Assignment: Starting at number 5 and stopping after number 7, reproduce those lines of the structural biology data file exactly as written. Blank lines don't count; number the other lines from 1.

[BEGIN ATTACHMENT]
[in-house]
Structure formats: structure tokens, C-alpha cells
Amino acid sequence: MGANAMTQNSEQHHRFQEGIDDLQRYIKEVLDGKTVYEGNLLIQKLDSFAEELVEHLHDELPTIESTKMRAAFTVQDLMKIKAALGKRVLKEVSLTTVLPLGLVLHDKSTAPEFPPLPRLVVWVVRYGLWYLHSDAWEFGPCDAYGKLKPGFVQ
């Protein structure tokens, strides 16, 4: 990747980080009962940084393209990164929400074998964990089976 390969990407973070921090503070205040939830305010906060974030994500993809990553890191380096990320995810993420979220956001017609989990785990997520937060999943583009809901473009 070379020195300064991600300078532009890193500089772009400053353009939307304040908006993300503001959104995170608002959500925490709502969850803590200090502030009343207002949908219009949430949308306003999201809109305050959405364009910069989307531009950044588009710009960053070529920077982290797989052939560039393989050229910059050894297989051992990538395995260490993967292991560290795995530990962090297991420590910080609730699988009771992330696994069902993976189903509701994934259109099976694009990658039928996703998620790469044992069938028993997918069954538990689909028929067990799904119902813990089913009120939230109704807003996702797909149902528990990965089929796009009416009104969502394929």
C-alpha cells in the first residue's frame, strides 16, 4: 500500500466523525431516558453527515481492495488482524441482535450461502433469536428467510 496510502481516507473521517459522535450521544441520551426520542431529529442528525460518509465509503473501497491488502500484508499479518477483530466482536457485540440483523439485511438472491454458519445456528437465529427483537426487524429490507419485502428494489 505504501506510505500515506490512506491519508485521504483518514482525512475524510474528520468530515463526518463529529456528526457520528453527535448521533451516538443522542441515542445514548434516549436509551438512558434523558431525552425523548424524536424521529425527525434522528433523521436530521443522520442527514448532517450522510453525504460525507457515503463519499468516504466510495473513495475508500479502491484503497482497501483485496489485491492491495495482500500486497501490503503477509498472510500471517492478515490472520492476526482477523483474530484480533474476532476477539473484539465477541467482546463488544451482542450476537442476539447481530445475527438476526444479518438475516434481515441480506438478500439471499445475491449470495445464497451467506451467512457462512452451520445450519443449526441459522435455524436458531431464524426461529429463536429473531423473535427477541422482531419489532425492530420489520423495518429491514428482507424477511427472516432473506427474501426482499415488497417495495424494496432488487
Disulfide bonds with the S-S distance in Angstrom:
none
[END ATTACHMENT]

C-alpha cells in the first residue's frame, strides 16, 4: 500500500466523525431516558453527515481492495488482524441482535450461502433469536428467510 496510502481516507473521517459522535450521544441520551426520542431529529442528525460518509465509503473501497491488502500484508499479518477483530466482536457485540440483523439485511438472491454458519445456528437465529427483537426487524429490507419485502428494489 505504501506510505500515506490512506491519508485521504483518514482525512475524510474528520468530515463526518463529529456528526457520528453527535448521533451516538443522542441515542445514548434516549436509551438512558434523558431525552425523548424524536424521529425527525434522528433523521436530521443522520442527514448532517450522510453525504460525507457515503463519499468516504466510495473513495475508500479502491484503497482497501483485496489485491492491495495482500500486497501490503503477509498472510500471517492478515490472520492476526482477523483474530484480533474476532476477539473484539465477541467482546463488544451482542450476537442476539447481530445475527438476526444479518438475516434481515441480506438478500439471499445475491449470495445464497451467506451467512457462512452451520445450519443449526441459522435455524436458531431464524426461529429463536429473531423473535427477541422482531419489532425492530420489520423495518429491514428482507424477511427472516432473506427474501426482499415488497417495495424494496432488487
Disulfide bonds with the S-S distance in Angstrom:
none